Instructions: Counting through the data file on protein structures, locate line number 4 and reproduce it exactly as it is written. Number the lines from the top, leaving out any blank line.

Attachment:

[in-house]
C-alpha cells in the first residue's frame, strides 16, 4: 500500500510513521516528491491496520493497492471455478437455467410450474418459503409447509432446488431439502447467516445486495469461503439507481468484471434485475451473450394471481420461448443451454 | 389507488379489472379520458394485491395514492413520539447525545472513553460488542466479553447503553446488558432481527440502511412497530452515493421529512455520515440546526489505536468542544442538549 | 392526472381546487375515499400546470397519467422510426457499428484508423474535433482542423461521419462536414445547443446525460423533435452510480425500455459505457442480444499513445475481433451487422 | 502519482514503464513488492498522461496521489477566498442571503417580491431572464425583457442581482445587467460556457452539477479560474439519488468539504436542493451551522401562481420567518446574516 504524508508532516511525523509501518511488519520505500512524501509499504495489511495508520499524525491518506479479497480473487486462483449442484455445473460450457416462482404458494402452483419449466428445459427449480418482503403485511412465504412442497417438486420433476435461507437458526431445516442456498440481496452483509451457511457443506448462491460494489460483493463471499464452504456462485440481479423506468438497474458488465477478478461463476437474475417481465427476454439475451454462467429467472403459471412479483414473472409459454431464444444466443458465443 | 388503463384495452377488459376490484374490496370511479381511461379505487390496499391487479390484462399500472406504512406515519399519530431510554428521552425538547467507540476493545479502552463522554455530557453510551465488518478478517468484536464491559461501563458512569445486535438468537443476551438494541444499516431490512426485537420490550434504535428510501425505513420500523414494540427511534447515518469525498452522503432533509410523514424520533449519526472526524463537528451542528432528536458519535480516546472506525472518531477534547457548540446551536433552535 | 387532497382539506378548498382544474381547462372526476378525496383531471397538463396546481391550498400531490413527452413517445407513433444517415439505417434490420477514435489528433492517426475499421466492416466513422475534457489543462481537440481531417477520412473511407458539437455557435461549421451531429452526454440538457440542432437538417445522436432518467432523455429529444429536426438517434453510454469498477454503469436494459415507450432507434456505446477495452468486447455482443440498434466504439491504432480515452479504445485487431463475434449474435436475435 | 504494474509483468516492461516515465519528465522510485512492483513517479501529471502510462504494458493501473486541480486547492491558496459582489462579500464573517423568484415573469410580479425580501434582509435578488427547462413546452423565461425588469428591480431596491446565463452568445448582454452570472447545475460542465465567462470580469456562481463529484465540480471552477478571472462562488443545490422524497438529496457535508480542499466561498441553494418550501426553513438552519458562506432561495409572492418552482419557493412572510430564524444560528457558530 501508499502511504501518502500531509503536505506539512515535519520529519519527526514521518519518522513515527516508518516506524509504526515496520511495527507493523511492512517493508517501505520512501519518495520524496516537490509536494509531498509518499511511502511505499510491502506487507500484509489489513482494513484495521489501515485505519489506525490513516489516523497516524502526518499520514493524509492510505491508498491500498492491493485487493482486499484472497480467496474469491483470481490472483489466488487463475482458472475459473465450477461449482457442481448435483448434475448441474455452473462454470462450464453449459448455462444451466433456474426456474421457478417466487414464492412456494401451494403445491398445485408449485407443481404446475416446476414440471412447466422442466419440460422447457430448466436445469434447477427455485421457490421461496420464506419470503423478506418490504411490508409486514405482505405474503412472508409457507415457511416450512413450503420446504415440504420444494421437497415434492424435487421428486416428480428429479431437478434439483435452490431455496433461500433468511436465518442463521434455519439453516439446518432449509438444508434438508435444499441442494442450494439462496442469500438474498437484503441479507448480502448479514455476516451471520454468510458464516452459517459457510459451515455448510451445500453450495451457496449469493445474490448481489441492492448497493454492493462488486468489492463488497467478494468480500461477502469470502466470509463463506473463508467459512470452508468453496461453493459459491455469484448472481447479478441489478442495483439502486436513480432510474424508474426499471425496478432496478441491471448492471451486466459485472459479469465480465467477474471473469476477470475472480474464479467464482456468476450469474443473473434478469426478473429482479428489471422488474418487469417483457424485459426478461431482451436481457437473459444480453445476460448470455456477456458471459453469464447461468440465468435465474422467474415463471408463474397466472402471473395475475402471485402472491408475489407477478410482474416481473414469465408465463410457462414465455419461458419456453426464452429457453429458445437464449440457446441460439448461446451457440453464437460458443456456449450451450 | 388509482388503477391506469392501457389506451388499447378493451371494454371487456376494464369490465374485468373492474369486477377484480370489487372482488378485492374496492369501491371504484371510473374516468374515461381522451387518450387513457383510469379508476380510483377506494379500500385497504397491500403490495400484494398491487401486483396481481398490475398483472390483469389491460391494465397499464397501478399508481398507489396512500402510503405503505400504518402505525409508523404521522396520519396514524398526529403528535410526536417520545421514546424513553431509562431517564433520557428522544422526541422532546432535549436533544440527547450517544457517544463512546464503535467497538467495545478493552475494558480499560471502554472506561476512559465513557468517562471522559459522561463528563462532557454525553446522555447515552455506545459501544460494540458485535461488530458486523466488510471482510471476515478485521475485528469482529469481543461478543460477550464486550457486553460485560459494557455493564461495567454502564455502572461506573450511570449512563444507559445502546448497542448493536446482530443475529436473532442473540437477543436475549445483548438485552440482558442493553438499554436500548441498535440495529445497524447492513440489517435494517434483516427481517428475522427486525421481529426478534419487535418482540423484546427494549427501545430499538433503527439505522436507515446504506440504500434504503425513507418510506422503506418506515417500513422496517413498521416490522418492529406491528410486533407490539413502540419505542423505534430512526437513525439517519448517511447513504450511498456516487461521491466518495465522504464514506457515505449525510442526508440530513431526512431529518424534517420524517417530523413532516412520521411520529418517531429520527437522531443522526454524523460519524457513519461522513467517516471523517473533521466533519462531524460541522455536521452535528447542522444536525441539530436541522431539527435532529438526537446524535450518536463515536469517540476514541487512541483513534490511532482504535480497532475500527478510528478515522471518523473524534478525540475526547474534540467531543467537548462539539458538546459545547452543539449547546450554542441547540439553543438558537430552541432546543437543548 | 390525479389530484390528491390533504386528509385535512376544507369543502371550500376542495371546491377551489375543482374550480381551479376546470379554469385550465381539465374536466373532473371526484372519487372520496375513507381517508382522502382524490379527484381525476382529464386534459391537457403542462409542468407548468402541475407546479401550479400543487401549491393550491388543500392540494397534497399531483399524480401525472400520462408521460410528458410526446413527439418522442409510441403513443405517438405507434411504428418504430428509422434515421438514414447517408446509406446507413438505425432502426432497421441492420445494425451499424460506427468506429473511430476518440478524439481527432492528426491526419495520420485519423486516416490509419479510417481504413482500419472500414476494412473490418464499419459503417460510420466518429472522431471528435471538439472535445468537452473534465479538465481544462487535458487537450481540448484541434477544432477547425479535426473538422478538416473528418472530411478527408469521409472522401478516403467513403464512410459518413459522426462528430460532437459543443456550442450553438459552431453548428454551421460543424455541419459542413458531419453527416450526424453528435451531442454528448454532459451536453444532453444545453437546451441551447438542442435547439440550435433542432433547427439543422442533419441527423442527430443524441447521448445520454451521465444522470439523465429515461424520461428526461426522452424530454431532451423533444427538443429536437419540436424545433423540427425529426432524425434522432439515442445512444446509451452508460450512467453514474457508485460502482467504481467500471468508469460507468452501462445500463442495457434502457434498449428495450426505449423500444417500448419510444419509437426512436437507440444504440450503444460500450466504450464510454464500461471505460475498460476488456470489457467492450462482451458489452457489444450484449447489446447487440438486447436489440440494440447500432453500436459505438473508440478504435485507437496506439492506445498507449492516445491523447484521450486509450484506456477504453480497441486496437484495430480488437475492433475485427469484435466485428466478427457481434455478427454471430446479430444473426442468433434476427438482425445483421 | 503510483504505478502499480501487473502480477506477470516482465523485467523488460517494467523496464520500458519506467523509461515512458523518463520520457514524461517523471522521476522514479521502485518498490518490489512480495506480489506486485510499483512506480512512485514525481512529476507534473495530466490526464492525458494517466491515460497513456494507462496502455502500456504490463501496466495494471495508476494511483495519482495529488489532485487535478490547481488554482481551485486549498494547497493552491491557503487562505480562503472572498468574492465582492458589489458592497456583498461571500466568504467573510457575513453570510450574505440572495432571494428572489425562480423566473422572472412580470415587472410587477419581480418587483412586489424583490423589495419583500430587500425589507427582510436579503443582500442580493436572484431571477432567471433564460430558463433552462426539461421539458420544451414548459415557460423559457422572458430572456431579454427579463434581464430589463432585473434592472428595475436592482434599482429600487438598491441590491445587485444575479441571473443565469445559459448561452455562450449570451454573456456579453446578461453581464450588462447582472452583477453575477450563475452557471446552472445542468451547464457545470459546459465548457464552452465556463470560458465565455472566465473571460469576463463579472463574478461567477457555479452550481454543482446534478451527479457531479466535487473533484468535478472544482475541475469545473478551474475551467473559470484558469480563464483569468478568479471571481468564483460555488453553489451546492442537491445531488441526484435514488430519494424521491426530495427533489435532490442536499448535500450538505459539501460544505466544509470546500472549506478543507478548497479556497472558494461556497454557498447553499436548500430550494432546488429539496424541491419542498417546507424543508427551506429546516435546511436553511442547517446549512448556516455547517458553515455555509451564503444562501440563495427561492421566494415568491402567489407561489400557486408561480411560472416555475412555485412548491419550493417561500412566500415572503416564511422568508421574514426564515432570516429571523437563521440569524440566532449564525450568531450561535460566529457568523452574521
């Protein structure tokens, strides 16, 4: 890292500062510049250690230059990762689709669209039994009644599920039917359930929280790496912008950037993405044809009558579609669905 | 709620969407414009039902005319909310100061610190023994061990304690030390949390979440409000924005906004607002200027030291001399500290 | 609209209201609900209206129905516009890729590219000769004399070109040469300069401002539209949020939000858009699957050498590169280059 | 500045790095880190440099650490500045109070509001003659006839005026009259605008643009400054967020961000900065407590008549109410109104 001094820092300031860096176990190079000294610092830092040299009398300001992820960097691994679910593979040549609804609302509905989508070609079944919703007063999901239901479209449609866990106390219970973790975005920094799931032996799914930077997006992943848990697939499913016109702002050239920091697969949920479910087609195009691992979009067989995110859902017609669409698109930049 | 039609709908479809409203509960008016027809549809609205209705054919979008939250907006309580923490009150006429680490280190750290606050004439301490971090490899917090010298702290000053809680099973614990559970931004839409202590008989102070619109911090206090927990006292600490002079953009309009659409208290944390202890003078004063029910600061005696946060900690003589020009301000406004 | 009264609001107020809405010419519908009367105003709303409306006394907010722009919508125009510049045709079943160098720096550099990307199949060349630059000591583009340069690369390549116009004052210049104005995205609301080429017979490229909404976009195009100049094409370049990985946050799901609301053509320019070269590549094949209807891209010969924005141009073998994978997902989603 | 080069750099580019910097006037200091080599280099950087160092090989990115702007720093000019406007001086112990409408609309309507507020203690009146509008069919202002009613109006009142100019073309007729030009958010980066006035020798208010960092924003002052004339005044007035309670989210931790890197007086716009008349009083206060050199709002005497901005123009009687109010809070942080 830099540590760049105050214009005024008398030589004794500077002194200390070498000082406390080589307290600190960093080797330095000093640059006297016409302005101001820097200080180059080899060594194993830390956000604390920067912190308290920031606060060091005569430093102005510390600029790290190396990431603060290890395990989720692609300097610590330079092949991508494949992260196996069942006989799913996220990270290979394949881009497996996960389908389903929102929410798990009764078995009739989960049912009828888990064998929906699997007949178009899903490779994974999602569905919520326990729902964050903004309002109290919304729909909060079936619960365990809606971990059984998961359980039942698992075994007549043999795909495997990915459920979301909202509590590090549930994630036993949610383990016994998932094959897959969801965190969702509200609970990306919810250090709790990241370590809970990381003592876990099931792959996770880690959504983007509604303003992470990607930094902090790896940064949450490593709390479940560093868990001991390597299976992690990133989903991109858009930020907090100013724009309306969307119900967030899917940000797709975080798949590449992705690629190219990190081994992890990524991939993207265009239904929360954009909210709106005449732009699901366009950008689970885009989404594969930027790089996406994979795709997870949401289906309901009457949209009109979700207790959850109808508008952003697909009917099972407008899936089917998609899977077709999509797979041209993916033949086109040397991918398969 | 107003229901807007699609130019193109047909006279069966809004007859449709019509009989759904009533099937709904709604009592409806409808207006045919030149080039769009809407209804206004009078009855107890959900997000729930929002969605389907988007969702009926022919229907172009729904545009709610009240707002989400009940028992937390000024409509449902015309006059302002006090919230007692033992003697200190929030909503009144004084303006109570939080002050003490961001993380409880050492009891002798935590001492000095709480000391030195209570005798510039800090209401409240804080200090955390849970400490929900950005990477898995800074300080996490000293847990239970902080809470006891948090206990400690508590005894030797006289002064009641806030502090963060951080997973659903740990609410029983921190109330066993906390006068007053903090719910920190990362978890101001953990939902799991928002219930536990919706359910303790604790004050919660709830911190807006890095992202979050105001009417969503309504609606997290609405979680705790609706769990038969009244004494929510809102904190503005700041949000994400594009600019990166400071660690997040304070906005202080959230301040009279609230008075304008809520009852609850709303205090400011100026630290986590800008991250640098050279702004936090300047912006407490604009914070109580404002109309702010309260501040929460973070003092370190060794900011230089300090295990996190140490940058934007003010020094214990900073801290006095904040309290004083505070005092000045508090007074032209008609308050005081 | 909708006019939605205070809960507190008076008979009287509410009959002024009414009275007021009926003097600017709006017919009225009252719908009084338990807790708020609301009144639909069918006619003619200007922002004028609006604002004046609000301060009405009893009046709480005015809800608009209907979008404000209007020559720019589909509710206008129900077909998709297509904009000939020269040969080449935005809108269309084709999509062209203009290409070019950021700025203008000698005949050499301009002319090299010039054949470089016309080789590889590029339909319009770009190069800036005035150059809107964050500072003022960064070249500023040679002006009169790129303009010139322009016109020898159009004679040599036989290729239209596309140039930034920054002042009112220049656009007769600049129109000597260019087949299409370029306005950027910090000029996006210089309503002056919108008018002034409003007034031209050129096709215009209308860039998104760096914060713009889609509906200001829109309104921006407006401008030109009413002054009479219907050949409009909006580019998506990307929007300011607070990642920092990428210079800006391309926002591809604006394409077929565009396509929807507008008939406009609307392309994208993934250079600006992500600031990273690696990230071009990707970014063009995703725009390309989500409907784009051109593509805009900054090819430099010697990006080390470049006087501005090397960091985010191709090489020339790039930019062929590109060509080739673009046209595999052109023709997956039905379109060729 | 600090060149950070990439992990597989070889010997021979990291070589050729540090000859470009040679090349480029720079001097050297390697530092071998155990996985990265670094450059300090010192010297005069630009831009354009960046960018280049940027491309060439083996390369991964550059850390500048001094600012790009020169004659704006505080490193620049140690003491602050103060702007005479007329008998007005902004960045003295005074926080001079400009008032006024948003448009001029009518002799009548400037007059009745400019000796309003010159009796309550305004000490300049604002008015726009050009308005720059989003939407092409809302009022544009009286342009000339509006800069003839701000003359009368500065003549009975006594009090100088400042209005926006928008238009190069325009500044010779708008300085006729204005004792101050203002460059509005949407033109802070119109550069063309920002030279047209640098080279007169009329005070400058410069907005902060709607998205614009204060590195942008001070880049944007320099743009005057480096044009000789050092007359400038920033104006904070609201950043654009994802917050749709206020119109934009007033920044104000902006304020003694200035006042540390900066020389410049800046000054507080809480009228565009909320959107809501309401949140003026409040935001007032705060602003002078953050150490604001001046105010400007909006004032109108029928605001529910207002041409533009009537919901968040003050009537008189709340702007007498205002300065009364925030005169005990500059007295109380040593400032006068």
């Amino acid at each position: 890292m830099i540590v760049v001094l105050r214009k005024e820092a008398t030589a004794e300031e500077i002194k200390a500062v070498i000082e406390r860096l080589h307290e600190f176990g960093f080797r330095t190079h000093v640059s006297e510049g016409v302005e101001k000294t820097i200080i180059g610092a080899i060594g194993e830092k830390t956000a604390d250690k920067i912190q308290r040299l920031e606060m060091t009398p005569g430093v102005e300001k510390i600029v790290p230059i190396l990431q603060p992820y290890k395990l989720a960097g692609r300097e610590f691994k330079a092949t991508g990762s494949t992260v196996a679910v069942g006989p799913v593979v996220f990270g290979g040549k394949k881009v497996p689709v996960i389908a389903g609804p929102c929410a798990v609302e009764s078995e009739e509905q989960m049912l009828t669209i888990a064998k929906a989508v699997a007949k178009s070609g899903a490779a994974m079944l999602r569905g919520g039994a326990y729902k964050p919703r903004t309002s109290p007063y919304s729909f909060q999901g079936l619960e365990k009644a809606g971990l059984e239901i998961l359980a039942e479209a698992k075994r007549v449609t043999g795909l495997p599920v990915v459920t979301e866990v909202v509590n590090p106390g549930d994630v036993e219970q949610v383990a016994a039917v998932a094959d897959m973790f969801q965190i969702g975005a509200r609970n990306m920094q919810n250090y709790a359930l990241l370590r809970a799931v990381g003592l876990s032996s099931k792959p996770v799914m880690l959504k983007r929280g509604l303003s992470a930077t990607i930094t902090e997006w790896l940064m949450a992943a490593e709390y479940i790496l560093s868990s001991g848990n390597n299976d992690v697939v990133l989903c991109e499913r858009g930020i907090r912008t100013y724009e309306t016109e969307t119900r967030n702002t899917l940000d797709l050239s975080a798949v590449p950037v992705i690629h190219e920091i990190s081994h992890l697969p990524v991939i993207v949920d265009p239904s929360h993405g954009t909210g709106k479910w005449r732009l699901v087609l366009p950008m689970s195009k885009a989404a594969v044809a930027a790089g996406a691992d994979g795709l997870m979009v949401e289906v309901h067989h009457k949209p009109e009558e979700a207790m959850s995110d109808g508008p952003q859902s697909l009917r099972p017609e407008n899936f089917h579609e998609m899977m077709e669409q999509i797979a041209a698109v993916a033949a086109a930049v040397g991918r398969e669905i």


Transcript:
């Amino acid at each position: 890292m830099i540590v760049v001094l105050r214009k005024e820092a008398t030589a004794e300031e500077i002194k200390a500062v070498i000082e406390r860096l080589h307290e600190f176990g960093f080797r330095t190079h000093v640059s006297e510049g016409v302005e101001k000294t820097i200080i180059g610092a080899i060594g194993e830092k830390t956000a604390d250690k920067i912190q308290r040299l920031e606060m060091t009398p005569g430093v102005e300001k510390i600029v790290p230059i190396l990431q603060p992820y290890k395990l989720a960097g692609r300097e610590f691994k330079a092949t991508g990762s494949t992260v196996a679910v069942g006989p799913v593979v996220f990270g290979g040549k394949k881009v497996p689709v996960i389908a389903g609804p929102c929410a798990v609302e009764s078995e009739e509905q989960m049912l009828t669209i888990a064998k929906a989508v699997a007949k178009s070609g899903a490779a994974m079944l999602r569905g919520g039994a326990y729902k964050p919703r903004t309002s109290p007063y919304s729909f909060q999901g079936l619960e365990k009644a809606g971990l059984e239901i998961l359980a039942e479209a698992k075994r007549v449609t043999g795909l495997p599920v990915v459920t979301e866990v909202v509590n590090p106390g549930d994630v036993e219970q949610v383990a016994a039917v998932a094959d897959m973790f969801q965190i969702g975005a509200r609970n990306m920094q919810n250090y709790a359930l990241l370590r809970a799931v990381g003592l876990s032996s099931k792959p996770v799914m880690l959504k983007r929280g509604l303003s992470a930077t990607i930094t902090e997006w790896l940064m949450a992943a490593e709390y479940i790496l560093s868990s001991g848990n390597n299976d992690v697939v990133l989903c991109e499913r858009g930020i907090r912008t100013y724009e309306t016109e969307t119900r967030n702002t899917l940000d797709l050239s975080a798949v590449p950037v992705i690629h190219e920091i990190s081994h992890l697969p990524v991939i993207v949920d265009p239904s929360h993405g954009t909210g709106k479910w005449r732009l699901v087609l366009p950008m689970s195009k885009a989404a594969v044809a930027a790089g996406a691992d994979g795709l997870m979009v949401e289906v309901h067989h009457k949209p009109e009558e979700a207790m959850s995110d109808g508008p952003q859902s697909l009917r099972p017609e407008n899936f089917h579609e998609m899977m077709e669409q999509i797979a041209a698109v993916a033949a086109a930049v040397g991918r398969e669905i």